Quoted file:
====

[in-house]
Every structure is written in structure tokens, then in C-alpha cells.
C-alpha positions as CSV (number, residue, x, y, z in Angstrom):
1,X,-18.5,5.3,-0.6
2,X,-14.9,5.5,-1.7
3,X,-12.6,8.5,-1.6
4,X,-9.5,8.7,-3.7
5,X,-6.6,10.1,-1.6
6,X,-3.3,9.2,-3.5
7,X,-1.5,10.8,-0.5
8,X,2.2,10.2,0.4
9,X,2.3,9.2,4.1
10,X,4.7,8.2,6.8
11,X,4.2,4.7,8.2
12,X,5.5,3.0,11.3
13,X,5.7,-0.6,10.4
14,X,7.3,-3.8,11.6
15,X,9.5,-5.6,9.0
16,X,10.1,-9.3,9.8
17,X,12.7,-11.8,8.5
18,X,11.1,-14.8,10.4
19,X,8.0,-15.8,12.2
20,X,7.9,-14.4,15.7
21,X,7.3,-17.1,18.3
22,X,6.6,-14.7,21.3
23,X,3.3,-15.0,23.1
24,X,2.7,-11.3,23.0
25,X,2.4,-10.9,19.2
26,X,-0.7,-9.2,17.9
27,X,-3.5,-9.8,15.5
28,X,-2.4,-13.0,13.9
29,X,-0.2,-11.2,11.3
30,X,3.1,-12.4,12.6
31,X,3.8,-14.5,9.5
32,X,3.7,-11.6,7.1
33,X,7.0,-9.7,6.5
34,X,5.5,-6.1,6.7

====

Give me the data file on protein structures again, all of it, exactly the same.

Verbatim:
[in-house]
Every structure is written in structure tokens, then in C-alpha cells.
C-alpha positions as CSV (number, residue, x, y, z in Angstrom):
1,X,-18.5,5.3,-0.6
2,X,-14.9,5.5,-1.7
3,X,-12.6,8.5,-1.6
4,X,-9.5,8.7,-3.7
5,X,-6.6,10.1,-1.6
6,X,-3.3,9.2,-3.5
7,X,-1.5,10.8,-0.5
8,X,2.2,10.2,0.4
9,X,2.3,9.2,4.1
10,X,4.7,8.2,6.8
11,X,4.2,4.7,8.2
12,X,5.5,3.0,11.3
13,X,5.7,-0.6,10.4
14,X,7.3,-3.8,11.6
15,X,9.5,-5.6,9.0
16,X,10.1,-9.3,9.8
17,X,12.7,-11.8,8.5
18,X,11.1,-14.8,10.4
19,X,8.0,-15.8,12.2
20,X,7.9,-14.4,15.7
21,X,7.3,-17.1,18.3
22,X,6.6,-14.7,21.3
23,X,3.3,-15.0,23.1
24,X,2.7,-11.3,23.0
25,X,2.4,-10.9,19.2
26,X,-0.7,-9.2,17.9
27,X,-3.5,-9.8,15.5
28,X,-2.4,-13.0,13.9
29,X,-0.2,-11.2,11.3
30,X,3.1,-12.4,12.6
31,X,3.8,-14.5,9.5
32,X,3.7,-11.6,7.1
33,X,7.0,-9.7,6.5
34,X,5.5,-6.1,6.7